My friend Judy gave me 2 bushels of tomatoes. I thought I would make salsa. Many years ago I made a batch, before the internet was the go-to place for foodies.  I can’t remember where I found the recipe but it was terrible! I can’t really blame the recipe, it called for coriander so I used coriander seed but they meant cilantro. Duh. Well that batch went in the garbage. So I called my (then) brother-in-law Rick who had recently started a Mexican food company. He said roast your red peppers and use lots of fresh cilantro. The next batch was excellent!

Making salsa takes some time so make sure you have half a day or so. It’s all that chopping. Start with the red peppers. To roast them, simply place the whole peppers on the BBQ on high heat, turn frequently until they are charred on all sides and starting to soften.

roasted-red-peppers   roasted-red-peppers

Or you can do them on your stove top if you cook with flame, however it can be messy. Cool them on a plate and cover with a paper bag to allow the steam to soften the peppers. While they are cooling, peel the tomatoes by bringing a big pot of water to a boil and have a large bowl of ice water ready. Drop the tomatoes in the boiling water for about 1 minute, then remove to a cold water bath. The skins will split and peel off easily. Then remove all the seeds and chop into small pieces. You can make your salsa extra chunky with larger pieces, there are no salsa police.

salsaYou need a huge cutting board.

Once all your tomatoes are diced, put them in a big pot and chop up the onion.  Its easiest in the food processor. And if you wear a swim mask you won’t cry as much.

Then cut the tops off the peppers, scrape out the seeds and scrape the charred skin off. Use gloves if you are working with hot peppers.

roasted-red-peppersThe skin and seeds scrape right off with the edge of a sharp knife.

Finely dice the peppers. You can use any combination of hot and sweet peppers depending on how hot you want the salsa. You never know how hot a pepper will be.

For this batch I used 3 sweet red, 2 hot red and 1 jalapeno.

To the pot add the salt, sugar and cumin. Squeeze the juice from 2 limes. They give the most juice if they are at room temperature. Then top up the juice with vinegar to make 1/2 cup. Stir it all together and bring to a gentle simmer on medium-low heat. Cook for about 10 minutes. Chop up your cilantro and add to the salsa. salsa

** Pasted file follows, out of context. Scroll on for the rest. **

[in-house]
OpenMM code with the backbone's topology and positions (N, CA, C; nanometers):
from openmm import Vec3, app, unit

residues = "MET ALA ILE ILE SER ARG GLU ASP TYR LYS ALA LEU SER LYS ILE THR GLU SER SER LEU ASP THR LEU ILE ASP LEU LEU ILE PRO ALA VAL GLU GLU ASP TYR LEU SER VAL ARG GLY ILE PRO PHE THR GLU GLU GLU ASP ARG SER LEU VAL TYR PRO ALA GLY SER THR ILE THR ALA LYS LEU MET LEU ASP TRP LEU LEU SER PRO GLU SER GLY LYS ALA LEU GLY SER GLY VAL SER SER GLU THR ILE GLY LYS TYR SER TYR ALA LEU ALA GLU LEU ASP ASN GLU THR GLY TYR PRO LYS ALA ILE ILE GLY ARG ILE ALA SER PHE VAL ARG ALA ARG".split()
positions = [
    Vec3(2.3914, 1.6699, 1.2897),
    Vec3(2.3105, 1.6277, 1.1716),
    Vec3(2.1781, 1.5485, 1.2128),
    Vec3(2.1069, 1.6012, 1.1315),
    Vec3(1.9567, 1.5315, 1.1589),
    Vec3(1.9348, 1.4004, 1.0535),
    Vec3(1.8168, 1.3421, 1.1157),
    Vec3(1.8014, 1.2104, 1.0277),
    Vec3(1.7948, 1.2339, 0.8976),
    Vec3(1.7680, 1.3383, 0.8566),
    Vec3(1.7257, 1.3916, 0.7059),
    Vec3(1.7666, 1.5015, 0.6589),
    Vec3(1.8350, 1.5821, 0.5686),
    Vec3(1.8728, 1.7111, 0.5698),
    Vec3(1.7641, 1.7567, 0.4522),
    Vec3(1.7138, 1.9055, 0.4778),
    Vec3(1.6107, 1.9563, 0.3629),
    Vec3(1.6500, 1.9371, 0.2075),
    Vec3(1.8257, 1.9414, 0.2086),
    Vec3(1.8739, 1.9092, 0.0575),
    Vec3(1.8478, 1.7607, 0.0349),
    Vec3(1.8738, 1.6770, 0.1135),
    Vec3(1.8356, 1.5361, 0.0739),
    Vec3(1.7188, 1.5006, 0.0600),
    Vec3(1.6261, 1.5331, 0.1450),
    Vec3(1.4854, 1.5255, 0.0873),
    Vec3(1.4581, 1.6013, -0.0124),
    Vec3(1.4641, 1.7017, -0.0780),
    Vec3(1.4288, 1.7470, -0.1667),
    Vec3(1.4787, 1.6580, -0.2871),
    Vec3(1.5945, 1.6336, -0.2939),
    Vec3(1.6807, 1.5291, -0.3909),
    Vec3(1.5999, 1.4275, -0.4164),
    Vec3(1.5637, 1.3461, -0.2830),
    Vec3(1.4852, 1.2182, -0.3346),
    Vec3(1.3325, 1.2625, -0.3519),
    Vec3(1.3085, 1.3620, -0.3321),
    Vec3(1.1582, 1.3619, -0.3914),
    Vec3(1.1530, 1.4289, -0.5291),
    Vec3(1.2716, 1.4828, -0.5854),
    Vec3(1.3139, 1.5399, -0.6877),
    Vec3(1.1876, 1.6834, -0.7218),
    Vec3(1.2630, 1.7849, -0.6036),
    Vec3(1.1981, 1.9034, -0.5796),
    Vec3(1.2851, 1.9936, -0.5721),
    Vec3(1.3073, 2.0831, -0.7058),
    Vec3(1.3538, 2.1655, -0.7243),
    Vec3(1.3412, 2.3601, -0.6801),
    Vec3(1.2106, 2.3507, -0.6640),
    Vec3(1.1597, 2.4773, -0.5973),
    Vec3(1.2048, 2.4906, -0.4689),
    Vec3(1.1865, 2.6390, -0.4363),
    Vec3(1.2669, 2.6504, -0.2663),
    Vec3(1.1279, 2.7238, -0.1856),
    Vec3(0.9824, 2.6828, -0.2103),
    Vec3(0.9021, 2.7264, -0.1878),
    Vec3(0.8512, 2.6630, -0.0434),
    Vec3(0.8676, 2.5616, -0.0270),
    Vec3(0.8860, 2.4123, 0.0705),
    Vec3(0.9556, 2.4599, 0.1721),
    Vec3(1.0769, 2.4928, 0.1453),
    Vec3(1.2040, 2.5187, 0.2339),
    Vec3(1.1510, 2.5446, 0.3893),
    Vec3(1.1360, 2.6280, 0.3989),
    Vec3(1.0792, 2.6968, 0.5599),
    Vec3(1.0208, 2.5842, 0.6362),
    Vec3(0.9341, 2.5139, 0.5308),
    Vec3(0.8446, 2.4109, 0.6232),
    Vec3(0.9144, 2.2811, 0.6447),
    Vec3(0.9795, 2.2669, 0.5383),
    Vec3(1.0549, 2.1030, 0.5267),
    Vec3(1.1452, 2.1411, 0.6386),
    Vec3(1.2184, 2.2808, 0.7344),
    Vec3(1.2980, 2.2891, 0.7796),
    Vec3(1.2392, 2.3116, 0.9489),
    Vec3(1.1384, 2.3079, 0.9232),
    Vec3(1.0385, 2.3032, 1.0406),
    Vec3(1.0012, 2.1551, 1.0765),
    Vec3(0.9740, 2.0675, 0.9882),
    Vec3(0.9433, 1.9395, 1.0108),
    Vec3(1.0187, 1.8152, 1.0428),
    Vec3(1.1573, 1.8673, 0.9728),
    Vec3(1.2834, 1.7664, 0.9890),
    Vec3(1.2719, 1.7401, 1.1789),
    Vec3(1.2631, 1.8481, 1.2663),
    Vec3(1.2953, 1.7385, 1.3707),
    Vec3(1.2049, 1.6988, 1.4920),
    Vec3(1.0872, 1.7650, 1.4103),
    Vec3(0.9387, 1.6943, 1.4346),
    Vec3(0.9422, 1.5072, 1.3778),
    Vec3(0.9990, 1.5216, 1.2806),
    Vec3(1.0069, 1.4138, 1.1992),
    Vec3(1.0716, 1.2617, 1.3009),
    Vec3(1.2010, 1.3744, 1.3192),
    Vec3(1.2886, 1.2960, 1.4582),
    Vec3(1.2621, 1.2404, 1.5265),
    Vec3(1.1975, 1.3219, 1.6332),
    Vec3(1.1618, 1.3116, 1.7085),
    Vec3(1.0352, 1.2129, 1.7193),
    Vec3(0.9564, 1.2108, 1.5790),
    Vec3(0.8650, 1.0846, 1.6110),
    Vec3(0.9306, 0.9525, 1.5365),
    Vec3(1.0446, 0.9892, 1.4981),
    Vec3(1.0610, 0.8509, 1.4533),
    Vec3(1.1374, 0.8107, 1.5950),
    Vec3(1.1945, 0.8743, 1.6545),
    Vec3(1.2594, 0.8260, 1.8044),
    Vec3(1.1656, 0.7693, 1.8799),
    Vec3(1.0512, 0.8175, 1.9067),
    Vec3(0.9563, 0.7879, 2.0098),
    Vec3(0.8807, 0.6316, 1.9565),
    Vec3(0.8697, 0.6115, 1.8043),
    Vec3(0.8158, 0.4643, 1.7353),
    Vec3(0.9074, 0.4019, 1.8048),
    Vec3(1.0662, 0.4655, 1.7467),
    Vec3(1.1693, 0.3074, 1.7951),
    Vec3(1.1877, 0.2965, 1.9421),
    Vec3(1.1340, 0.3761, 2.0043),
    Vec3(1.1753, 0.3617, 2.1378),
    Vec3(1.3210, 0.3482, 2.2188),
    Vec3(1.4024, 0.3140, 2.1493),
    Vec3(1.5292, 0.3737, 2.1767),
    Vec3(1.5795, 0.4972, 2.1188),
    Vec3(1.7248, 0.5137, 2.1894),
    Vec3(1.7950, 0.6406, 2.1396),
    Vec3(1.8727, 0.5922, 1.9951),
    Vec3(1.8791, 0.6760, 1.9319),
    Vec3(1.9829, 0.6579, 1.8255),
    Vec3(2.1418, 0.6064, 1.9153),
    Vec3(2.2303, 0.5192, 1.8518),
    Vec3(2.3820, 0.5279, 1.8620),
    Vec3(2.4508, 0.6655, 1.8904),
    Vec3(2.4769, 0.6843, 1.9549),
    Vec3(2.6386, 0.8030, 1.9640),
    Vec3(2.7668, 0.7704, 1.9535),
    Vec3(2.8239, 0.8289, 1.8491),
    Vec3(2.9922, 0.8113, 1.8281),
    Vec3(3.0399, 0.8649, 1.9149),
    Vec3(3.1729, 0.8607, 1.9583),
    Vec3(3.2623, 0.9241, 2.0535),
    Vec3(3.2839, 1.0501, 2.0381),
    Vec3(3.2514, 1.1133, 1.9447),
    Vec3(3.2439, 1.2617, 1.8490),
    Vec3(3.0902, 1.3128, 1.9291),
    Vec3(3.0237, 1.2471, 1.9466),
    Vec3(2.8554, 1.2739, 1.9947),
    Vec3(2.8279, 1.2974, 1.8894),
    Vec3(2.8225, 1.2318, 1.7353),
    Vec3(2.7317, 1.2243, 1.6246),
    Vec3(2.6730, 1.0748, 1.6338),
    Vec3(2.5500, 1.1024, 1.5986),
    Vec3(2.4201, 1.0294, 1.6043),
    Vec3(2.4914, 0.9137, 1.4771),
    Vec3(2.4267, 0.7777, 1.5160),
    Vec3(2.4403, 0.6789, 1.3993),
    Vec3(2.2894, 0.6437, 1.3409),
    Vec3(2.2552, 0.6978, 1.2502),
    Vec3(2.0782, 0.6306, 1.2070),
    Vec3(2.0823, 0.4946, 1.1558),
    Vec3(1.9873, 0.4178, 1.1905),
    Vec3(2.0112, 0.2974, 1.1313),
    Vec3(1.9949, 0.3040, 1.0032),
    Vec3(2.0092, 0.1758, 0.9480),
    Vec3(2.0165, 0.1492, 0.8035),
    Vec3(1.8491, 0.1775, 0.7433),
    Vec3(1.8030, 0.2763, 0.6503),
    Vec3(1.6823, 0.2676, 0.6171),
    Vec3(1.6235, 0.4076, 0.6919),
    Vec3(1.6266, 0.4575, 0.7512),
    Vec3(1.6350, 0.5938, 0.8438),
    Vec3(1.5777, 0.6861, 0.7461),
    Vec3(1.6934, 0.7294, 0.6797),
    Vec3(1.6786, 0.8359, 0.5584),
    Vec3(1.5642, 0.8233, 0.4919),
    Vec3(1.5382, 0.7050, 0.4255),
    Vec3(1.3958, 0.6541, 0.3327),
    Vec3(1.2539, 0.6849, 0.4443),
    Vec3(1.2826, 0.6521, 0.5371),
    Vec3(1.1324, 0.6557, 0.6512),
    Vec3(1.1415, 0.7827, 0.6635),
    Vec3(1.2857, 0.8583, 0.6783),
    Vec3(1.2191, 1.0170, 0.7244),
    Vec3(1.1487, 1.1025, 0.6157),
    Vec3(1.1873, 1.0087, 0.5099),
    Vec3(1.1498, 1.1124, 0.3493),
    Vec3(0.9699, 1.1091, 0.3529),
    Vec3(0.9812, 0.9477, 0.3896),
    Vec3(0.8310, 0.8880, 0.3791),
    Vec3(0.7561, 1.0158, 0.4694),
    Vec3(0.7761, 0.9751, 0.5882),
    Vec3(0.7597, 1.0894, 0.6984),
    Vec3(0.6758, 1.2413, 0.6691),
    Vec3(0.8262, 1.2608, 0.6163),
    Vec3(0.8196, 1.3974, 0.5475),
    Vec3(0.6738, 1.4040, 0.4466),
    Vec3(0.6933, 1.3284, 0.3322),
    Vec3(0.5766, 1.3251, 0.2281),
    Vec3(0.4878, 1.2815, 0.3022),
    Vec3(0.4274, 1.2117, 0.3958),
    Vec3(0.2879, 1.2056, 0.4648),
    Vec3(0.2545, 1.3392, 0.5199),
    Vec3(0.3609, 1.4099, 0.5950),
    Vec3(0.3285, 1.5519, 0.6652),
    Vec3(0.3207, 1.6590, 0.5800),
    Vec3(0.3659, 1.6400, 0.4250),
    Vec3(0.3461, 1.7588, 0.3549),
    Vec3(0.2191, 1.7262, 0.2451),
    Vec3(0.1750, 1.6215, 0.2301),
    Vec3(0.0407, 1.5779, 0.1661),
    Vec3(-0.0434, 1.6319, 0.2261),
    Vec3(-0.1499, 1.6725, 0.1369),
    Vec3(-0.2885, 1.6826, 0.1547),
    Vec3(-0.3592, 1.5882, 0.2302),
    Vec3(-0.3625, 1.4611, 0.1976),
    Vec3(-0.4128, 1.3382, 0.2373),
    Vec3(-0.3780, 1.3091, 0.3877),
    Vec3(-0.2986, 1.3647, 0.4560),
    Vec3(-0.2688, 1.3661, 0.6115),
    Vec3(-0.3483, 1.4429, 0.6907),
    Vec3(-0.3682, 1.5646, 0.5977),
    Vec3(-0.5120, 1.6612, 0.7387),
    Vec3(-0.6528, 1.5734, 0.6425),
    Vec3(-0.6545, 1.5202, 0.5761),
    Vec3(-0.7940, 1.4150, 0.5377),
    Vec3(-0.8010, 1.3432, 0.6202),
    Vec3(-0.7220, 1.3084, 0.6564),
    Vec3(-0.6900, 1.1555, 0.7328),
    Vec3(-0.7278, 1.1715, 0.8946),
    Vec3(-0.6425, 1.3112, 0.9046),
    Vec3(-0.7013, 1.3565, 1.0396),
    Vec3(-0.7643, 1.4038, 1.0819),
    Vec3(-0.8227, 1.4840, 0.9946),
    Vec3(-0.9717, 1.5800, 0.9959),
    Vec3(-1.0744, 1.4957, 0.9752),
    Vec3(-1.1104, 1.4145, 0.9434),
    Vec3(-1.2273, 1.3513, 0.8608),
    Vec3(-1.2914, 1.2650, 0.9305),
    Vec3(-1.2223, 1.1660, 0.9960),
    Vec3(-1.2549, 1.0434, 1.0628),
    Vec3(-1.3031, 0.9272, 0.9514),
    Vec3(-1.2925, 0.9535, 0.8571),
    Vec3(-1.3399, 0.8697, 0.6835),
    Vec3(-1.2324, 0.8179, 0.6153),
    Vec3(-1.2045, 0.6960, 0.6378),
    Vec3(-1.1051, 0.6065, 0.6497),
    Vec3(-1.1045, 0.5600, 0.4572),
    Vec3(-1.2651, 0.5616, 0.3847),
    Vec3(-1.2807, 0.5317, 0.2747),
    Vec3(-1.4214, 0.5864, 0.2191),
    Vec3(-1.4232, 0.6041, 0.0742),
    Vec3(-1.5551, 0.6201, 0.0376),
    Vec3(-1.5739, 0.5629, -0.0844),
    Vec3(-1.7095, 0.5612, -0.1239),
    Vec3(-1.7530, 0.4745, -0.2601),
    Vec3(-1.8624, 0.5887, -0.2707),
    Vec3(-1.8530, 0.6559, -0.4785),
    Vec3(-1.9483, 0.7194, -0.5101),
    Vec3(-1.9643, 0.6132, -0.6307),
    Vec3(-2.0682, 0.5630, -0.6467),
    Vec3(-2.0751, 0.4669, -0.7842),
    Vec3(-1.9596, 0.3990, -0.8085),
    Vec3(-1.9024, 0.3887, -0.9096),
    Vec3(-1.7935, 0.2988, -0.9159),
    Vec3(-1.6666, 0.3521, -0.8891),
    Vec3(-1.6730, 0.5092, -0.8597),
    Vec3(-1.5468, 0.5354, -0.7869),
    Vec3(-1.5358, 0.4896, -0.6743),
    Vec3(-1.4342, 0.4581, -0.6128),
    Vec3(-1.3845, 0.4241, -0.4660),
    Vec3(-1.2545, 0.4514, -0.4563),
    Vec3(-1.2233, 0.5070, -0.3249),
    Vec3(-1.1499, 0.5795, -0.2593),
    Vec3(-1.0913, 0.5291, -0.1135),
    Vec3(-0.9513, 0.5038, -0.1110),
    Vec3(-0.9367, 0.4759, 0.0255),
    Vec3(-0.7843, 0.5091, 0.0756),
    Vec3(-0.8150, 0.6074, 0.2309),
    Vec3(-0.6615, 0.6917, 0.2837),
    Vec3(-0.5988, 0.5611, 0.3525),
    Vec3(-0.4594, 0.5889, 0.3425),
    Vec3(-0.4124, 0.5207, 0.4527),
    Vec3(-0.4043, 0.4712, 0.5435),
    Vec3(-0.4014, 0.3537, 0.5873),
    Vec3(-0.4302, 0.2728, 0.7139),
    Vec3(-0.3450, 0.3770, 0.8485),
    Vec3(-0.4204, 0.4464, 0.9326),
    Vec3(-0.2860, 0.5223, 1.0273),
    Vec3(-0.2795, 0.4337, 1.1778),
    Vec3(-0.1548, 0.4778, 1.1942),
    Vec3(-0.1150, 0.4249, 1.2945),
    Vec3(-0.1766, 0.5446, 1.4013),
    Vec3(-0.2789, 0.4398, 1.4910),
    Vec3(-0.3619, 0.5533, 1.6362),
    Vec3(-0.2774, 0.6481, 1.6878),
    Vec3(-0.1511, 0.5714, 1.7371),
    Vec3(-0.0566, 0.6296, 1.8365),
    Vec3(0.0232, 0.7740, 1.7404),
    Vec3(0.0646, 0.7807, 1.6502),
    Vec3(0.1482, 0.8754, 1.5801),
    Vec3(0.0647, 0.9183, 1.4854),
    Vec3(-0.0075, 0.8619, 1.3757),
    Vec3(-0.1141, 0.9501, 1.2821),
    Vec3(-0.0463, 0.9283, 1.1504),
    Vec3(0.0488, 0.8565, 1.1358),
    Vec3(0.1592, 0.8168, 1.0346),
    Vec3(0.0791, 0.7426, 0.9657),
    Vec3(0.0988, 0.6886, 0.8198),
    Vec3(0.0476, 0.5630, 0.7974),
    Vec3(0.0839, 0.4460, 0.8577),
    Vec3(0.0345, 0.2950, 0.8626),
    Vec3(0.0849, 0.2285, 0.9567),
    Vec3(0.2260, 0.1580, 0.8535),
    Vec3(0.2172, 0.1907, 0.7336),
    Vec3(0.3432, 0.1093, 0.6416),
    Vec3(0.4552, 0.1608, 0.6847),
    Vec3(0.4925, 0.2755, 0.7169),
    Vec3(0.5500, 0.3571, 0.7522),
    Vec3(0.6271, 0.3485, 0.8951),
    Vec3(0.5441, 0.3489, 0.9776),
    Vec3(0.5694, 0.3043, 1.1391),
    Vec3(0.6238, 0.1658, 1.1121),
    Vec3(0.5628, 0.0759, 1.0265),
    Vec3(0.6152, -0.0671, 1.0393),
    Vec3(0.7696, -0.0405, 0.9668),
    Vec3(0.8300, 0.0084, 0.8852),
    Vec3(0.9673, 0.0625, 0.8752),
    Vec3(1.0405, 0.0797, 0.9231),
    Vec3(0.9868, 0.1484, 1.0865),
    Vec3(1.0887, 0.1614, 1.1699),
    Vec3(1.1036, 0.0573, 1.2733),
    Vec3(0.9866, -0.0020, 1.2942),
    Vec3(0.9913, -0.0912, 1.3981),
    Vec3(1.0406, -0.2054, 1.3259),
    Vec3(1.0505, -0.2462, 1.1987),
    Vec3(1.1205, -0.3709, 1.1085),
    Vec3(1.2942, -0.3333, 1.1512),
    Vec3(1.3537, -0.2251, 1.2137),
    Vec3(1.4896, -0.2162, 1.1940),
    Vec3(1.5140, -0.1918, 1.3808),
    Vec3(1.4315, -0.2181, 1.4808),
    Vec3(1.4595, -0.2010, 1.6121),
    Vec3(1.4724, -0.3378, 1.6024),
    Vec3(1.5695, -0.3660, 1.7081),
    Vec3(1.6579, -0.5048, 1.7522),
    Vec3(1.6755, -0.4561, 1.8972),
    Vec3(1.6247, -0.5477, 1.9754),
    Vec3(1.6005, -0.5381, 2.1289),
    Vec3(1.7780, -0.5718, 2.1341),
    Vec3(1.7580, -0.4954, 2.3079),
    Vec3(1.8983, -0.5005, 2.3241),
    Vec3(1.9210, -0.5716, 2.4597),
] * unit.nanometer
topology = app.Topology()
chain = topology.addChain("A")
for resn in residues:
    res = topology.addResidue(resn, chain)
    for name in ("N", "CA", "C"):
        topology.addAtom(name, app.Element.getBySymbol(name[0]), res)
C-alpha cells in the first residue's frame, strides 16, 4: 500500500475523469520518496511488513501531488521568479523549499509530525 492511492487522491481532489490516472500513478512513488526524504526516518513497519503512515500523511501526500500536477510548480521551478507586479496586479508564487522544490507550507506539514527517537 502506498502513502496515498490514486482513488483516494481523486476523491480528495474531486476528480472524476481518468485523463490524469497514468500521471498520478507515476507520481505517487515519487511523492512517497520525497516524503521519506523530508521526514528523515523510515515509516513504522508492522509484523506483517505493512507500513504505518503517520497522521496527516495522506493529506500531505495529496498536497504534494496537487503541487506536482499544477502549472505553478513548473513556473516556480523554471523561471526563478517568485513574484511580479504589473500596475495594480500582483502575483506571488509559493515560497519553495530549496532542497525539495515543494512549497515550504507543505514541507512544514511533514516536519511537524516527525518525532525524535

At this point I decided to make 4 jars without the tomato paste, then I added the paste to the remaining mixture and cooked for a few more minutes. I used field tomatoes which have a higher water content than a Roma so the salsa needed tomato paste if you like it thicker. To properly seal the jars you need to boil them for 10 minutes. I used my double strainer pot which worked great. You want the water to come up to the top half of the jar without going over the lids. I put an empty jar in the strainer pot and filled the bottom pot with water until it was the right level before I boiled the water. I think that was pretty clever!


You also need to boil the lids and seals for a few minutes before putting them on the jars. Also wipe off any salsa from the rim to ensure a tight seal! Once you remove them (carefully!) from the boiling water – this is where the double boiler comes in handy – you will hear the lids pop so you know they are sealed.


The four on the right have no tomato paste. Mr. H said it tasted like the salsa you get in the Mexican restaurants we go to in the U.S. It had a little more of a fresh taste where the rest with tomato paste were more like the jars you buy.

Here’s the recipe:



12-15 large field tomatoes (about 10 cups when chopped)
1 yellow onion
1 1/2 red onion (total onion about 4 cups)
3 sweet red peppers
2 hot red banana peppers
1 jalapeno (or any combination of 6 peppers, any colour, any heat)
2 tsp salt
3 tsp sugar
1 tsp ground cumin
2 limes, juiced
vinegar, if required to make 1/2 cup juice
big handful fresh cilantro (about 1 cup loosely packed)
1 369 ml can tomato paste (13 oz)


Char peppers and cool. Peel and chop tomatoes. Finely chop onion. Seed and scrape peppers and chop. Add to large pot. Add salt, sugar and cumin. Squeeze limes and add enough vinegar, if required to make 1/2 cup of juice. Bring to gentle simmer on medium-low heat and cook, stirring occasionally for 10 minutes. Add cilantro and tomato paste. Cook another few minutes.

Pour into clean dry jars. Boil lids and seals for a few minutes. Wipe jar rims and put hot lids in place. Immerse jars in boiling water, cover for 10 minutes. Remove carefully and cool.

4 thoughts on “Salsa”

    1. Well, I plant some herbs in my garden so I always have what I need. But I must give a shout out to Port Rowan Foodland because they have a surprising selection of fresh herbs and local ingredients!

Leave a Reply

Your email address will not be published.